Search
  • Jay Blanchard

What You Should Be Contributing To Maximize Your Retirement & IRA

Many IRA and retirement plan restrictions are annually adjusted for inflation. While some of the limitations have remained the same for 2021, others have increased.


IRA contribution limits 2021

The maximum amount you can contribute to a traditional IRA or a ROTH IRA in 2021 is $6,000 (unchanged from 2020)

The maximum catch-up contribution for those age 50 or older remains $1,000

  • Can contribute to BOTH traditional IRA and a ROTH IRA but your total contributions can NOT exceed annual limits.

Income limits for deducting traditional IRA contributions

Contributions to a typical IRA are generally entirely tax-deductible if you (or both you and your spouse if you're married) are not covered by an employer retirement plan.

If you're married and filing jointly and aren't covered by an employer plan but your spouse is, your deduction will be reduced if your MAGI is between $198,000 and $208,000 (up from $196,000 and $206,000 in 2020) and will be eliminated if your MAGI is $208,000 or above (up from $206,000 in 2020).


For those who are covered by an employer plan, deductibility depends on your income and status.




Filing single or head of household, you can fully deduct your IRA contribution up to $6,000 in 2021 if your MAGI is $66,000 or less (up from $65,000 in 2020)

  • 50 or older: $7,000

Filing married or joint returns, you can fully deduct up to $6,000 if your MAGI is $105,000 or less (up from $104,000 in 2020).

  • 50 or older: $7,000

Income limits for contributing to a Roth IRA

*The income limits for determining how much you can contribute to a Roth IRA have an increase


*Note: contributions can NOT exceed 100% of your income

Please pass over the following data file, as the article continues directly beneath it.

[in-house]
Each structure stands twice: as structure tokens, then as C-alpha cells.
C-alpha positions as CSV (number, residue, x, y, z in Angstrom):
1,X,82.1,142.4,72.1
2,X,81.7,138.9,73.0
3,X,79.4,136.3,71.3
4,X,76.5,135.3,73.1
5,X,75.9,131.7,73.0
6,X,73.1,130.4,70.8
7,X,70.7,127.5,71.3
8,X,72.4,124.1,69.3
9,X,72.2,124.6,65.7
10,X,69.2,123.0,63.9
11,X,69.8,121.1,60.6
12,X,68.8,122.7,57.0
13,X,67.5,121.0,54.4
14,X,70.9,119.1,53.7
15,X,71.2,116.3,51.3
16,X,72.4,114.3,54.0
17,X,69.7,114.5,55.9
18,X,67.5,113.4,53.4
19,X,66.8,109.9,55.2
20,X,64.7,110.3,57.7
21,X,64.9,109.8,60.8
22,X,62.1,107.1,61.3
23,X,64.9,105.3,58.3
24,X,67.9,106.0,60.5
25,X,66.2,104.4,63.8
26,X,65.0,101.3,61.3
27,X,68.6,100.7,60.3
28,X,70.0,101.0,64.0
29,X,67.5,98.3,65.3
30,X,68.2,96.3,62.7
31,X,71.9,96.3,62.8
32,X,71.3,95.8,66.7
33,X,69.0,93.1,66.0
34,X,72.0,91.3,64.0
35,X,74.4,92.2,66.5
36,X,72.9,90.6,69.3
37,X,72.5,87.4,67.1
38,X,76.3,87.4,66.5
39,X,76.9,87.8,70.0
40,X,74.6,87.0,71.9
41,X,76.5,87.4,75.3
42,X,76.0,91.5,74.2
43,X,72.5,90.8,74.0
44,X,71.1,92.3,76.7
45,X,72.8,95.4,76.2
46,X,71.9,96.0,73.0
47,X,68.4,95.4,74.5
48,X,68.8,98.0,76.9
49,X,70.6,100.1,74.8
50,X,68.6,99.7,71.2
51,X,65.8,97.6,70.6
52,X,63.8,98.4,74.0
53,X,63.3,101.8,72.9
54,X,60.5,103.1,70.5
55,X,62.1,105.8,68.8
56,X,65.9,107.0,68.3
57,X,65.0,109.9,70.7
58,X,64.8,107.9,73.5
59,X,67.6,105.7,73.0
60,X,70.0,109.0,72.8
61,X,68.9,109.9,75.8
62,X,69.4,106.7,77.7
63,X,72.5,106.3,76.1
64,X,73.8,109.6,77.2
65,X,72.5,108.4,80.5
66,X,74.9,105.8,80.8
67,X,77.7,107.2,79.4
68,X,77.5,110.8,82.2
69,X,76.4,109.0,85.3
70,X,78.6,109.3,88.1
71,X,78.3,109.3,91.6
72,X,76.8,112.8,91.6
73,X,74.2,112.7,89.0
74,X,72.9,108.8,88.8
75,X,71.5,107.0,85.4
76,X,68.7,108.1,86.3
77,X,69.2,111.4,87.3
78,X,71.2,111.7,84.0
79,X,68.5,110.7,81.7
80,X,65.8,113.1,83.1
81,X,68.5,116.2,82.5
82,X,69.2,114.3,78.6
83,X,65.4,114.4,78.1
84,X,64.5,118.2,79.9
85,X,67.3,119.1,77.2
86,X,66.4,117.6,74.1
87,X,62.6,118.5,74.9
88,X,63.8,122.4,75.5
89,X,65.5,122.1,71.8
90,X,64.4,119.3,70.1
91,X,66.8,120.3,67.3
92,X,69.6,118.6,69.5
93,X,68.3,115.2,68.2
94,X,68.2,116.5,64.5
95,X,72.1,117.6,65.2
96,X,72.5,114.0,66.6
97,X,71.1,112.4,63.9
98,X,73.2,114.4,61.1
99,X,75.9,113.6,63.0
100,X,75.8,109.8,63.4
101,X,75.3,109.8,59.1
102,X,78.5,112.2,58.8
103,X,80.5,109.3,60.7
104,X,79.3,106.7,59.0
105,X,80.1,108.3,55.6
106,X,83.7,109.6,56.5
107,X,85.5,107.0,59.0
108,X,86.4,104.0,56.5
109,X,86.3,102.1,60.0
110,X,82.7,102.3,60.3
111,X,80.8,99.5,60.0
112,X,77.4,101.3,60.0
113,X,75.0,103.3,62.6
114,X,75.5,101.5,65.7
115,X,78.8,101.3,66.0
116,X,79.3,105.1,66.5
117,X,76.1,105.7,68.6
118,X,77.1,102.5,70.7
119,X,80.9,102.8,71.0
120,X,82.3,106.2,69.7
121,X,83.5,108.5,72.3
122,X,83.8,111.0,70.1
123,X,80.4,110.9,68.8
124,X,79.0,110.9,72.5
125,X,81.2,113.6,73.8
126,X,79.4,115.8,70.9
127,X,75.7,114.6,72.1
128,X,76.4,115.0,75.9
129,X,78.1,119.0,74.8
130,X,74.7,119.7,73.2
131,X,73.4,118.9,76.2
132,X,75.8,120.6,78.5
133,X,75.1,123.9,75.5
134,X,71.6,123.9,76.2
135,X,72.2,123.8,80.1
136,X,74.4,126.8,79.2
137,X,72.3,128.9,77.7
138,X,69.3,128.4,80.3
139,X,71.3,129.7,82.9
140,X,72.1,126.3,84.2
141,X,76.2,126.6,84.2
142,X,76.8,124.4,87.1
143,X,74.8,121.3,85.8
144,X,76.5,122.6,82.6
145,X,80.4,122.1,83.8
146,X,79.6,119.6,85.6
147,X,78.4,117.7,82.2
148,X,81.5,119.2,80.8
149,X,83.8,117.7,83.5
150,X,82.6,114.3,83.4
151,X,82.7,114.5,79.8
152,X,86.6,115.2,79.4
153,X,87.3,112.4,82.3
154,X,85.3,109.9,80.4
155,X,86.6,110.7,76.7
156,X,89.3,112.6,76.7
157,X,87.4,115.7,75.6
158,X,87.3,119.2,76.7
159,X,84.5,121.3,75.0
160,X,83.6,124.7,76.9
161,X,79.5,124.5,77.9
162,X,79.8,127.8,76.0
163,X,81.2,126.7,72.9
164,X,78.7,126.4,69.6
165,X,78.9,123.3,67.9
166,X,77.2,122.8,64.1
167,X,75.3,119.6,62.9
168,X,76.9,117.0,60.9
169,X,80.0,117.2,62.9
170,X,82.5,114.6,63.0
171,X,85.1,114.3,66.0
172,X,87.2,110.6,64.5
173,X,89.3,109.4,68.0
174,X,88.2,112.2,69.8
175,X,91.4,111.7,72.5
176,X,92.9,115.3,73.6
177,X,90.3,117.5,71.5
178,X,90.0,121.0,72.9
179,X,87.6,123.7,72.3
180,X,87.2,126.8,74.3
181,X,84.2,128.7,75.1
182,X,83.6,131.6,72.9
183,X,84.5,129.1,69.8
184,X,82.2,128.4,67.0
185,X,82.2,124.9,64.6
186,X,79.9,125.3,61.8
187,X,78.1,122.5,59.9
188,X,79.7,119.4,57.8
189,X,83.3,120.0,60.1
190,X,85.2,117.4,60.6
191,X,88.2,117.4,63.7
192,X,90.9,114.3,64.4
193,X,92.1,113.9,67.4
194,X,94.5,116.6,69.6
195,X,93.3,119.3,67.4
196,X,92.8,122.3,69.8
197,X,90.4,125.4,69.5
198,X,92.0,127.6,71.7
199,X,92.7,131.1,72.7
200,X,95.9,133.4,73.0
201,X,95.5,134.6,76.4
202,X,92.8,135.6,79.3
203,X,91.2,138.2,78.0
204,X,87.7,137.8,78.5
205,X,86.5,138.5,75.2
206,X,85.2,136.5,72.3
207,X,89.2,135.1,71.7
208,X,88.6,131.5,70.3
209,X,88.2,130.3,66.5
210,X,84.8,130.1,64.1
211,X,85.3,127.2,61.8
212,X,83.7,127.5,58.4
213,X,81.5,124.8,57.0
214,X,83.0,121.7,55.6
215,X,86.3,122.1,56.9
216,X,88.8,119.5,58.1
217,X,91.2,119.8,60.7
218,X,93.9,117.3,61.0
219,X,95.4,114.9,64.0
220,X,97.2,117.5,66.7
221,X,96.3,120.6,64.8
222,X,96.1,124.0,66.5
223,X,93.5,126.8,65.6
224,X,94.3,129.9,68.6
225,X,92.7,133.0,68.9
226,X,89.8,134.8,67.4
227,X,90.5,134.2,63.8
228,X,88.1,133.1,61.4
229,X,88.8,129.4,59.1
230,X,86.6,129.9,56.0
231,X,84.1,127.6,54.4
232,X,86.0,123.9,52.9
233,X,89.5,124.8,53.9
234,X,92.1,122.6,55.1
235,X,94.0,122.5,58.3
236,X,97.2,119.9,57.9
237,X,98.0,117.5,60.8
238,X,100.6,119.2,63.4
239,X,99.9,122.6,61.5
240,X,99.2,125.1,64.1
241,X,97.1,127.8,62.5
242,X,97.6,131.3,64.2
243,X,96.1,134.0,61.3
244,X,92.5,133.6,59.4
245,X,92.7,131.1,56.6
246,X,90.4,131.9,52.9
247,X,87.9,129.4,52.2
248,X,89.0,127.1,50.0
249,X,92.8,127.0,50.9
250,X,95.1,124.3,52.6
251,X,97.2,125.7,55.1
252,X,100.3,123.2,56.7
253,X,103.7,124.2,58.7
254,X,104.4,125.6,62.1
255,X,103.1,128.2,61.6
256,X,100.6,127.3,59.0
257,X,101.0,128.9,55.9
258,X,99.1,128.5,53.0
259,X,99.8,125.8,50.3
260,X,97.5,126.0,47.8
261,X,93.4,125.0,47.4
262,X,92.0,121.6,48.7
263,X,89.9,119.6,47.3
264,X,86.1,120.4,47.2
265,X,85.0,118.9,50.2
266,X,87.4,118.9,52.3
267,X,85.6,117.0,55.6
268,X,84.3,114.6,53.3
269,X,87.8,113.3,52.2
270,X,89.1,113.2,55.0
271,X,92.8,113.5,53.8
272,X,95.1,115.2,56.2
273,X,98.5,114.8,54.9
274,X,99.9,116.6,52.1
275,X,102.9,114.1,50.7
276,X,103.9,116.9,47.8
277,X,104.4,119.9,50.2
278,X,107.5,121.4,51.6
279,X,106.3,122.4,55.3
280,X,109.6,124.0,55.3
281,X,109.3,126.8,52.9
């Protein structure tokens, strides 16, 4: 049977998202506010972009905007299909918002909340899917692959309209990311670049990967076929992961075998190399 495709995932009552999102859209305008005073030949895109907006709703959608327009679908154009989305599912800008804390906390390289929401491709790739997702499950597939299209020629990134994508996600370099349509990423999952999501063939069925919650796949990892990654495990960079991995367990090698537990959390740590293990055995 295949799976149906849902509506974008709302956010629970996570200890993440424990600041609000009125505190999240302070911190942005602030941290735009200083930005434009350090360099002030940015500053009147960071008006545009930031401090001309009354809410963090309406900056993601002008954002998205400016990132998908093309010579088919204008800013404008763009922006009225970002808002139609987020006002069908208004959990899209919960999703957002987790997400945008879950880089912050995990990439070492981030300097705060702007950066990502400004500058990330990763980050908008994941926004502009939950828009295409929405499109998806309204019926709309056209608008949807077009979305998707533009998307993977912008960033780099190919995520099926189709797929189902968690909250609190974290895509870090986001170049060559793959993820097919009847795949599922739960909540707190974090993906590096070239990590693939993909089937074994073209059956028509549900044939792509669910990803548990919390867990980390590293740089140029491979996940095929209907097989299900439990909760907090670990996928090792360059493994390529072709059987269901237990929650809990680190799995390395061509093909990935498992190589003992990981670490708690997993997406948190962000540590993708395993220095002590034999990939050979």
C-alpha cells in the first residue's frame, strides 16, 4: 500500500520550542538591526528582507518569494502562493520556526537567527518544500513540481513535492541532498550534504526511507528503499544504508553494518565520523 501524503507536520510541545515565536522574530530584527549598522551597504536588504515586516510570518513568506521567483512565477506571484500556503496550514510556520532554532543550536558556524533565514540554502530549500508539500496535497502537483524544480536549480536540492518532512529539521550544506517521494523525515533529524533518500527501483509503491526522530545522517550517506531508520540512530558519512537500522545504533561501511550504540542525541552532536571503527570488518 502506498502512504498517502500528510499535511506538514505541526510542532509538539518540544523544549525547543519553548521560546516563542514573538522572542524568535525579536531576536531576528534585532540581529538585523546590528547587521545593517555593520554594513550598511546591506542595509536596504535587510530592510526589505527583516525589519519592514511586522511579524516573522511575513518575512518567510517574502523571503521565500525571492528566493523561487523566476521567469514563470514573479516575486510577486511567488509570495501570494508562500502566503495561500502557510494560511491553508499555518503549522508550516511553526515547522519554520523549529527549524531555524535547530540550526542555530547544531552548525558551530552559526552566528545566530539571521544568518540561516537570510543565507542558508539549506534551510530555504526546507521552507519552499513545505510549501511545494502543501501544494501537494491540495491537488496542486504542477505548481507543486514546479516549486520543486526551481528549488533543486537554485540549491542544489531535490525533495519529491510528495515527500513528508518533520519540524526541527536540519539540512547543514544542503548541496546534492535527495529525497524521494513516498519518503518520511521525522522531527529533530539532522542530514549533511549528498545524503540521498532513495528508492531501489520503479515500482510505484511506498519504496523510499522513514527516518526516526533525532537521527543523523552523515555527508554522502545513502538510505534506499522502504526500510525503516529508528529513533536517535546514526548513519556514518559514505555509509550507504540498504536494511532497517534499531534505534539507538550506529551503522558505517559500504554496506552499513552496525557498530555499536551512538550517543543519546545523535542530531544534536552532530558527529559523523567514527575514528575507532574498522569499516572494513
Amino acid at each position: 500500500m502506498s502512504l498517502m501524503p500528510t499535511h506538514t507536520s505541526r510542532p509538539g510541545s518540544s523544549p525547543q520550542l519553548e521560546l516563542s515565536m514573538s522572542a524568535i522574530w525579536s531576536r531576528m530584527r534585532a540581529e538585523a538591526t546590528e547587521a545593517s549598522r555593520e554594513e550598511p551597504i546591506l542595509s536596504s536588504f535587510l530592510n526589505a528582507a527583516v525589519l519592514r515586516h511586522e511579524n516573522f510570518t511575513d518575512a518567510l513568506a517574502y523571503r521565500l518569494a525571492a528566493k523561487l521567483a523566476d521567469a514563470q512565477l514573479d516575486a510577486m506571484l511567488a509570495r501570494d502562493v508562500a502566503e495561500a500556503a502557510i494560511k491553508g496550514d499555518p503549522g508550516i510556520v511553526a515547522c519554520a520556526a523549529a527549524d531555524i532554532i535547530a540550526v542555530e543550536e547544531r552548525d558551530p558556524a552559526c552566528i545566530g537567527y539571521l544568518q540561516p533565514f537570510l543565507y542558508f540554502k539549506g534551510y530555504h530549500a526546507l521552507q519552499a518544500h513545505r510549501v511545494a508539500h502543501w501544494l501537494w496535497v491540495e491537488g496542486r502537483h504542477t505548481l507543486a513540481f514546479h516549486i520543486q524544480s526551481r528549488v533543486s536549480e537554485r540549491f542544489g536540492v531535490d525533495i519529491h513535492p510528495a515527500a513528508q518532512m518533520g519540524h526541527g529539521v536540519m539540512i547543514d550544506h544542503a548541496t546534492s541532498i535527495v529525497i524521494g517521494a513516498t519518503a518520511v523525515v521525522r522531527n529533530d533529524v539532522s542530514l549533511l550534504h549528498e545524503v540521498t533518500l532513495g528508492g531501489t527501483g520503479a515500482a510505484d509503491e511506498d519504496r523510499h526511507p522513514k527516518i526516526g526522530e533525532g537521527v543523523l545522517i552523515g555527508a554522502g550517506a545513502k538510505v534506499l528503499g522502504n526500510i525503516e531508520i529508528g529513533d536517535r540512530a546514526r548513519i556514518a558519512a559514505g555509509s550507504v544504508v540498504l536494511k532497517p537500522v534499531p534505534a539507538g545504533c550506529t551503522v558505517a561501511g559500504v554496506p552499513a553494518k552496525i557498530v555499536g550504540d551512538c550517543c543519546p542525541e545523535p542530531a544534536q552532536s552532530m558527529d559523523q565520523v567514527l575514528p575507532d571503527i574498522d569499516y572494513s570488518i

Filing single or head of household, you can contribute the full $6,000 to a Roth IRA if your MAGI is $125,000 or less (up from $124,000 in 2020).

  • 50 or older: $7,000

Filing married or joint return, you can a full contribution if your MAGI is $198,000 or less (up from $196,000 in 2020)


Employer retirement plan limits

Most retirement plans have remained unchanged since 2020.


The maximum amount you can contribute (your “elective deferrals”) to a 401(k) plan remains $195,000 in 2021. The limit also applies to the 403(b) and 457(b) plans, as well as the Federal Thrift Plan.

  • 50 or older, you can make a catch-up contribution of up to $6,500 to these plans in 2021. [Special catch-up limits apply to certain participants in 403(b) and 457(b) plans.]

*Note: contributions can NOT exceed 100% of your income


SIMPLE plans are included in this aggregate limit, but deferrals to Section 457(b) plans are not. For example, if you participate in both a 403(b) plan and a 457(b) plan, you can defer the full dollar limit to each plan — a total of $39,000 in 2021 (plus any catch-up contributions).

The maximum amount that can be allocated to your account in a defined contribution plan [for example, a 401(k) plan or profit-sharing plan] in 2021 is $58,000 (up from $57,000 in 2020) plus age 50 or older catch-up contributions. This includes both your contributions and your employer's contributions. Special rules apply if your employer sponsors more than one retirement plan.

Finally, the maximum amount of compensation that can be taken into account in determining benefits for most plans in 2021 is $290,000 (up from $285,000 in 2020), and the dollar threshold for determining highly compensated employees (when 2021 is the look-back year) remains $130,000 (unchanged from 2020).


Creating a tax-free retirement plan can help protect your savings. We specialize in creating plans that minimize our clients’ retirement income taxes.

For a free consultation, please call (716) 906-8121

4 views0 comments